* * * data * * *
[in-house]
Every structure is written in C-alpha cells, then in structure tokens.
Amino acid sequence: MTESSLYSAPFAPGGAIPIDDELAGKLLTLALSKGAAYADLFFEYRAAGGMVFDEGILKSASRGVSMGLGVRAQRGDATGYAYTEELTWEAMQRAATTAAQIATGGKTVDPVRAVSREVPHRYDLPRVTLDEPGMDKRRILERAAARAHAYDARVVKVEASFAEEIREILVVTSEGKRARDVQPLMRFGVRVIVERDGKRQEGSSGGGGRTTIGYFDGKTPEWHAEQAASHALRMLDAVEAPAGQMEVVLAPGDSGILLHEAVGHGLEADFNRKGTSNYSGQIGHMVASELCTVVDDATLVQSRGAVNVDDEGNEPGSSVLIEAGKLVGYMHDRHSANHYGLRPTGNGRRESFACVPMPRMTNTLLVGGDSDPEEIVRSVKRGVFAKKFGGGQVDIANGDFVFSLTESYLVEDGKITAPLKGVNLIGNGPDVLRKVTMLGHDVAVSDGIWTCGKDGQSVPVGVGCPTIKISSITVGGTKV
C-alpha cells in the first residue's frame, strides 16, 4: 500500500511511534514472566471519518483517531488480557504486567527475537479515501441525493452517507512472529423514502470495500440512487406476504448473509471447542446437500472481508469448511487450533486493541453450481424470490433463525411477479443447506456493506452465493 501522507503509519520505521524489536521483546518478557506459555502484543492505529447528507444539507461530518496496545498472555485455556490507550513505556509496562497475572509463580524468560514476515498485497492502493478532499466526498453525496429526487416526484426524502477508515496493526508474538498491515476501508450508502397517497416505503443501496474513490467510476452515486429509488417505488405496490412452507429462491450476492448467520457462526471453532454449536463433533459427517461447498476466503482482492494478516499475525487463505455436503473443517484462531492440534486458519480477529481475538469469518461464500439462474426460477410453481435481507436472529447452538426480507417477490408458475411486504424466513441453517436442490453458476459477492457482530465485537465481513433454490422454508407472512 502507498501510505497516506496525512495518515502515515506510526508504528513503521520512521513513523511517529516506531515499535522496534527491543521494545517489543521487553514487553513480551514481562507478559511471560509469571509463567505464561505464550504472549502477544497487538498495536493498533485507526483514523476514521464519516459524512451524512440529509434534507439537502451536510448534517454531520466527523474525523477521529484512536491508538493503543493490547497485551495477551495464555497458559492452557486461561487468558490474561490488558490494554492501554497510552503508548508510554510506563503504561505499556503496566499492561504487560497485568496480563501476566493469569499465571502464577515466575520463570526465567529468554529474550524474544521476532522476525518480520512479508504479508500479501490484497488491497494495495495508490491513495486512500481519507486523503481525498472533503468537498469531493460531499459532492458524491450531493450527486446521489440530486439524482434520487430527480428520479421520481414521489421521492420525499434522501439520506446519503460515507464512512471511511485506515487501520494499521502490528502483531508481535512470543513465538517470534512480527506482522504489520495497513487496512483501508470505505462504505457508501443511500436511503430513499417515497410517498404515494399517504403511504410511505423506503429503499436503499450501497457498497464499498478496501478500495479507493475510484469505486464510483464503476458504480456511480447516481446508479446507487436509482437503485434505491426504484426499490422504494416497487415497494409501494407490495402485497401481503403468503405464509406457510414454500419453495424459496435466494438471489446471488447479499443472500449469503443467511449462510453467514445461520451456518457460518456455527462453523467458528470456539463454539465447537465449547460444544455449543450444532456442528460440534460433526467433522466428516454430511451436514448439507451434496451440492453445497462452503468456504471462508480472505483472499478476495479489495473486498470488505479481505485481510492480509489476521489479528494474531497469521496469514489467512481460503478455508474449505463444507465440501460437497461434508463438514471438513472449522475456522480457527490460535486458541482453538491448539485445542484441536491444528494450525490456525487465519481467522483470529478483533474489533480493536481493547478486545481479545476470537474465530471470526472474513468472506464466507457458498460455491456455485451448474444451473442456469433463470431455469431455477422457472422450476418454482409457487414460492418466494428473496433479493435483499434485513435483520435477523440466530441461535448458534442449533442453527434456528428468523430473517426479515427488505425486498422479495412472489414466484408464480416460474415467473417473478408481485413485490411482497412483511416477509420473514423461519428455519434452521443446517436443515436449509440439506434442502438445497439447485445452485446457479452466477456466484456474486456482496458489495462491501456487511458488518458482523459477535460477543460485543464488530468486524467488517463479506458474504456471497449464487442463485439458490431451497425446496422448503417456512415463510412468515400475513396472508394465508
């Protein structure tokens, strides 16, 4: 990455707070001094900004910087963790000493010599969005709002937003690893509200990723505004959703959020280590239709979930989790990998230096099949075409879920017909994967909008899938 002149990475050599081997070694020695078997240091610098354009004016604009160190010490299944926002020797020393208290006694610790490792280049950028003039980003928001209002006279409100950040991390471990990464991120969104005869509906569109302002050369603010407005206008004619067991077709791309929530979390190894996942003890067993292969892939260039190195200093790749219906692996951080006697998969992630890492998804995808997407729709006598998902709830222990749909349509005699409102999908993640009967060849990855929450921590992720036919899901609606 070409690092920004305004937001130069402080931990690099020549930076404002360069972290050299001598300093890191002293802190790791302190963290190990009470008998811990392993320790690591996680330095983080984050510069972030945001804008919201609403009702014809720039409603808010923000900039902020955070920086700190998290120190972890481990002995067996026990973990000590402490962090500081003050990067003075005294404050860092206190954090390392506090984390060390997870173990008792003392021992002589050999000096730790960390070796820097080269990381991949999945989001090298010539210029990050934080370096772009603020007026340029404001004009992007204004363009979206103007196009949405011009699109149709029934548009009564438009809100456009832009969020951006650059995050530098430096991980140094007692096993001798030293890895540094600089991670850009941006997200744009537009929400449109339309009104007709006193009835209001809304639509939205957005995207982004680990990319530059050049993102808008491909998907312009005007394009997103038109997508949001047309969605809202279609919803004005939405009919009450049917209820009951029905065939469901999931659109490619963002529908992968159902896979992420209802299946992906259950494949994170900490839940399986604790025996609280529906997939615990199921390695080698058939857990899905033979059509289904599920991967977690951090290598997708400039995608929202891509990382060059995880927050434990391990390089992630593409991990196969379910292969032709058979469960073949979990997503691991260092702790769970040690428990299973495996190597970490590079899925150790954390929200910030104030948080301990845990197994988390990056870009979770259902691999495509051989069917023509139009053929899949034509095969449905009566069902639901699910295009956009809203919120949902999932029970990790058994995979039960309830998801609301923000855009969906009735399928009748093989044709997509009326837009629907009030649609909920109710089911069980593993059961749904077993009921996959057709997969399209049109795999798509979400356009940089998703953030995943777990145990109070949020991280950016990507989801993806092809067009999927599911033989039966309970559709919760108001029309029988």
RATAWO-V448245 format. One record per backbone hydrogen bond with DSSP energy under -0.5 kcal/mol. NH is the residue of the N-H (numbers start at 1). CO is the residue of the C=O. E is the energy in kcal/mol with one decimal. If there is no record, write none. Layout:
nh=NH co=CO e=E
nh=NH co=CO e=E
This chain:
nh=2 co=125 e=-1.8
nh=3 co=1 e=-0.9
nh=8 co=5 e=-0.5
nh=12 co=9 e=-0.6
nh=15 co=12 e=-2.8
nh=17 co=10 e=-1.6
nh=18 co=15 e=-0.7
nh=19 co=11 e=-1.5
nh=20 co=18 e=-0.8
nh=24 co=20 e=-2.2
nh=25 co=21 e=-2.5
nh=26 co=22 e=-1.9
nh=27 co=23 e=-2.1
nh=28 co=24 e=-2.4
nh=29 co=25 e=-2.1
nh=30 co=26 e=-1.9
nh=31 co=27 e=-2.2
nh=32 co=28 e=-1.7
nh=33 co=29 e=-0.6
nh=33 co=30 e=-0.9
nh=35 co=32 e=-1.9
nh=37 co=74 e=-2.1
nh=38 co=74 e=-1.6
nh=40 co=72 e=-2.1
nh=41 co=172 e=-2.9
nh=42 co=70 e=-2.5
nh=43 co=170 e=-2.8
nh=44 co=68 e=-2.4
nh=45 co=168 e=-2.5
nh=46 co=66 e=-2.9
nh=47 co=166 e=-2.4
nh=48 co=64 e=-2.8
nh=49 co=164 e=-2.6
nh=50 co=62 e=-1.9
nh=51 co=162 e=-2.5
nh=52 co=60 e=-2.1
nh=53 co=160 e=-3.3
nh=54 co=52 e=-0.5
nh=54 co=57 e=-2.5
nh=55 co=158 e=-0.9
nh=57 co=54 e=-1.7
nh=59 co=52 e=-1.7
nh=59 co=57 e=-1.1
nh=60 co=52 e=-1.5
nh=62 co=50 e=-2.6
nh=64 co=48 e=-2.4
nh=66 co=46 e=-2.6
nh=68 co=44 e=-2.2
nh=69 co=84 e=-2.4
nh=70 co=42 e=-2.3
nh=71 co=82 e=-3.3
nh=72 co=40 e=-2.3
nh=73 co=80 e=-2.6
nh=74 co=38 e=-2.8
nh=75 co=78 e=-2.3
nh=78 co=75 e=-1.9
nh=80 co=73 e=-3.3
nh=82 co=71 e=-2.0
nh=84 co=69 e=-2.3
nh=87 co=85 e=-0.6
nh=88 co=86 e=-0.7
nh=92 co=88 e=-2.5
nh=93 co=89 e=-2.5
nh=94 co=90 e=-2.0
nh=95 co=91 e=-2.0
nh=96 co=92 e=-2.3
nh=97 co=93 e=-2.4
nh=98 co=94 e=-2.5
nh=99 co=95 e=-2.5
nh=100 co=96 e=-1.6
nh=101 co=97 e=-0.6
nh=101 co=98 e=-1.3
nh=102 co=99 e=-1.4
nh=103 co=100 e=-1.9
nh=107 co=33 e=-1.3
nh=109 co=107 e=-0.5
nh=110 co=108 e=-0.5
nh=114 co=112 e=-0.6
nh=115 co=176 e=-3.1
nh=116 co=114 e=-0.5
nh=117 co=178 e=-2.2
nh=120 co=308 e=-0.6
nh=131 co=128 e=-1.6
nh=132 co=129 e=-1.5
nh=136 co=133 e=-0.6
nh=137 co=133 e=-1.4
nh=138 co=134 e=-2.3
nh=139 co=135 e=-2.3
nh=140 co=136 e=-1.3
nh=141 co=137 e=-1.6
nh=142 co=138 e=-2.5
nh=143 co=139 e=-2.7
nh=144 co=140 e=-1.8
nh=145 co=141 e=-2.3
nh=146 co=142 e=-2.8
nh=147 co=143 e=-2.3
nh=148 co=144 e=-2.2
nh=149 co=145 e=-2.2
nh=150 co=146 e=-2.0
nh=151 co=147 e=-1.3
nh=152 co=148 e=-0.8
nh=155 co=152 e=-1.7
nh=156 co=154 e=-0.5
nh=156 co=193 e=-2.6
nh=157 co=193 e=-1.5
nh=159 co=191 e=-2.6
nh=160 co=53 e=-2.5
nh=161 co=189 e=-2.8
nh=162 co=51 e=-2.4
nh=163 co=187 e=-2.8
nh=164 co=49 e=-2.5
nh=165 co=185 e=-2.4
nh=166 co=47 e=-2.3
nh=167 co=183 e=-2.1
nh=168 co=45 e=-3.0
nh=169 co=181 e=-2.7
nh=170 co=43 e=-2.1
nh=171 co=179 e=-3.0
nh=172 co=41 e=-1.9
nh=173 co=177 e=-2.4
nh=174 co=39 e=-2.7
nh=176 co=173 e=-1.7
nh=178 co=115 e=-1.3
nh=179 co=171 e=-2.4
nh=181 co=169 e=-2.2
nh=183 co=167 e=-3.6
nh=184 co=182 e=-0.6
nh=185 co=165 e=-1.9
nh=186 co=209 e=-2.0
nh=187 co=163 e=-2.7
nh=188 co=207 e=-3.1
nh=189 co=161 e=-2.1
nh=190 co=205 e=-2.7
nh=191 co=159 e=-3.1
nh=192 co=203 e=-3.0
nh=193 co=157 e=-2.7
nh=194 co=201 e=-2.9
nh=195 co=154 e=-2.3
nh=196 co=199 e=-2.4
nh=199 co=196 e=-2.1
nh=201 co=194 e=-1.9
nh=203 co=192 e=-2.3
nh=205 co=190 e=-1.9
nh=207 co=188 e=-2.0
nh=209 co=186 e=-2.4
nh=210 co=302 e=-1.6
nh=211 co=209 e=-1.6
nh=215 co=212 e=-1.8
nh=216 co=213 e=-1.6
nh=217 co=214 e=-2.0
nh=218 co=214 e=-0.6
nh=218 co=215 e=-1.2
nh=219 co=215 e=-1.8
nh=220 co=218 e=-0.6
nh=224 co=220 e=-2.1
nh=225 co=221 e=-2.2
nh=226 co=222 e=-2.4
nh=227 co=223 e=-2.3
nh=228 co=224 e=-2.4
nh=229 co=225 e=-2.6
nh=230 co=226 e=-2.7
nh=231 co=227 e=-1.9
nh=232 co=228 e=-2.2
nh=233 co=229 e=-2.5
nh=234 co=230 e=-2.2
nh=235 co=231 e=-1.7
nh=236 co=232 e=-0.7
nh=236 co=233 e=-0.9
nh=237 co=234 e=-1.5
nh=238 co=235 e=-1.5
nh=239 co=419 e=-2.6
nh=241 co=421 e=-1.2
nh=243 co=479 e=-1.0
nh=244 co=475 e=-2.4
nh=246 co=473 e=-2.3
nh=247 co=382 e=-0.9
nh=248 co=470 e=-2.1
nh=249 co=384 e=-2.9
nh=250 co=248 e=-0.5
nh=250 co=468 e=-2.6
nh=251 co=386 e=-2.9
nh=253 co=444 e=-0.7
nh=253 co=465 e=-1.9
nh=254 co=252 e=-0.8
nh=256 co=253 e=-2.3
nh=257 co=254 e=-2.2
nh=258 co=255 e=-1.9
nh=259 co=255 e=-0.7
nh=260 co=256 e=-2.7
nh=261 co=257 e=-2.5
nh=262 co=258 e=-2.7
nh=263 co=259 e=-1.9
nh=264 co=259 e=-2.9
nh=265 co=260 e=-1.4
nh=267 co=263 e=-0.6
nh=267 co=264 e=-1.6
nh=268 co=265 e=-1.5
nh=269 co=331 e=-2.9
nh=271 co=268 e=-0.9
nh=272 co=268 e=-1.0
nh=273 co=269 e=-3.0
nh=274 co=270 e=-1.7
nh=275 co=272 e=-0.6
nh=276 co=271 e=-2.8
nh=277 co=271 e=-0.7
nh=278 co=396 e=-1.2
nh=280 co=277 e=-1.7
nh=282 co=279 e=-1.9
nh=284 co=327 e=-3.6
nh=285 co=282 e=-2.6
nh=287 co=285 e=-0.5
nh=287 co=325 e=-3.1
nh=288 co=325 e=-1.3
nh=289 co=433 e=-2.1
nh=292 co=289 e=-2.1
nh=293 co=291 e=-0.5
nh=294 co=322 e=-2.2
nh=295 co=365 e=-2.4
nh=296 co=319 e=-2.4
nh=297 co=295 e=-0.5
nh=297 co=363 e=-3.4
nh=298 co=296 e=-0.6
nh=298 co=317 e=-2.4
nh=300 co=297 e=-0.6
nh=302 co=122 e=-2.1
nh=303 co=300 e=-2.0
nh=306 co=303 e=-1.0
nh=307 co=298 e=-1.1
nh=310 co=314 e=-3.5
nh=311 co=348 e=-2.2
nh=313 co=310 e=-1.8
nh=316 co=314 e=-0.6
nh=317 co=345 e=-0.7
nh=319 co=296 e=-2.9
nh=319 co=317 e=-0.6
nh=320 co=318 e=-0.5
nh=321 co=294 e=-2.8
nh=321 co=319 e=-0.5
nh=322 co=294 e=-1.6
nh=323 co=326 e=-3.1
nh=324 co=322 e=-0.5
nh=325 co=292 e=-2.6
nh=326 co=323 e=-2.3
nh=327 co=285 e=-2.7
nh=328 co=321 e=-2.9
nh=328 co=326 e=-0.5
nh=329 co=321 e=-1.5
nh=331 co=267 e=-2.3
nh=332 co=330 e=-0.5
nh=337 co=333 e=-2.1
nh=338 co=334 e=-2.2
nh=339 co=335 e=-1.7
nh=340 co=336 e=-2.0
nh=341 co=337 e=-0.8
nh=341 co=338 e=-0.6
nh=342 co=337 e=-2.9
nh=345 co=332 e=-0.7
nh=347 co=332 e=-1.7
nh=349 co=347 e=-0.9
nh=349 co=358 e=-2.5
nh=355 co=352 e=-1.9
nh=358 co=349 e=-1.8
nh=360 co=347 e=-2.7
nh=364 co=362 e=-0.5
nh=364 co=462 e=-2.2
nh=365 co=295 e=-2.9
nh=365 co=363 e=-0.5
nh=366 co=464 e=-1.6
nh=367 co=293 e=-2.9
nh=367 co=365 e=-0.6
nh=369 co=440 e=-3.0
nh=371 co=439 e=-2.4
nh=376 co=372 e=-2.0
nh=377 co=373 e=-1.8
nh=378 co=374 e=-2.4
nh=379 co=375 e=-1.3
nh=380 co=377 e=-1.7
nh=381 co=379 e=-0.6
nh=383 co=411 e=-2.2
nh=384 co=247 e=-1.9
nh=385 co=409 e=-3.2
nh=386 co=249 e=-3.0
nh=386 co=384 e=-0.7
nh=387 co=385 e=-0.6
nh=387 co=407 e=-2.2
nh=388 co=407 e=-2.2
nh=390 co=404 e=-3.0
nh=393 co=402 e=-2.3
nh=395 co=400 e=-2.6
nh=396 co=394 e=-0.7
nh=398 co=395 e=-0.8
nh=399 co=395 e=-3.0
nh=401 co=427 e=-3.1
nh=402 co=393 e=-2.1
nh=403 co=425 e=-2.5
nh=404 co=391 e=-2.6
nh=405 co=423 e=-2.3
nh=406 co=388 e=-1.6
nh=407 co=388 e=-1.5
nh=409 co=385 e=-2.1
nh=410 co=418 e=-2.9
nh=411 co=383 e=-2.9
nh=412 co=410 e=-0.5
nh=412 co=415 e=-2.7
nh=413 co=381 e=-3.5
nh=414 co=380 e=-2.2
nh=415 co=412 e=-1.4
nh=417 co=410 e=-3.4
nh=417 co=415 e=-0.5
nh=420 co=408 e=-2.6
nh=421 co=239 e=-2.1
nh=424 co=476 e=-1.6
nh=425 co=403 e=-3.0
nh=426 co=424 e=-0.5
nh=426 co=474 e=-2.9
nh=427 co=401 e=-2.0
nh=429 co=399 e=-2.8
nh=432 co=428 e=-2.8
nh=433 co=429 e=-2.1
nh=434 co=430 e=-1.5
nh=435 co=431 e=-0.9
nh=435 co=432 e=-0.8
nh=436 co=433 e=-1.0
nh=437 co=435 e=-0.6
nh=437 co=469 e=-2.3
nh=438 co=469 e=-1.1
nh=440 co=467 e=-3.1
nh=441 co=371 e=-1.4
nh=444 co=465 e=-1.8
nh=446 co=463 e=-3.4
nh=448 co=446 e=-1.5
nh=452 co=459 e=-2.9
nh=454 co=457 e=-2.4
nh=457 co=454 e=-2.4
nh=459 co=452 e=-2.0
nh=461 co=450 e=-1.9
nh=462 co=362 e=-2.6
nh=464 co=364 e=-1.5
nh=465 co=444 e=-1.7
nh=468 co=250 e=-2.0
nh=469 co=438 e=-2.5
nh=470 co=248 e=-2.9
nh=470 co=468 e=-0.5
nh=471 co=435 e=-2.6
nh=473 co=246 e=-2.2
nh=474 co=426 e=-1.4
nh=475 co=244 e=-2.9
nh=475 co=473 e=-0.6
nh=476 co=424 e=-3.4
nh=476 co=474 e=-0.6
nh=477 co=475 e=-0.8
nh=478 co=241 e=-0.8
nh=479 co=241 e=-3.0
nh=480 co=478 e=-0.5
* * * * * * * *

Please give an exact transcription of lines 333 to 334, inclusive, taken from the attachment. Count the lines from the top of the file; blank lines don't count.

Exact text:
nh=437 co=435 e=-0.6
nh=437 co=469 e=-2.3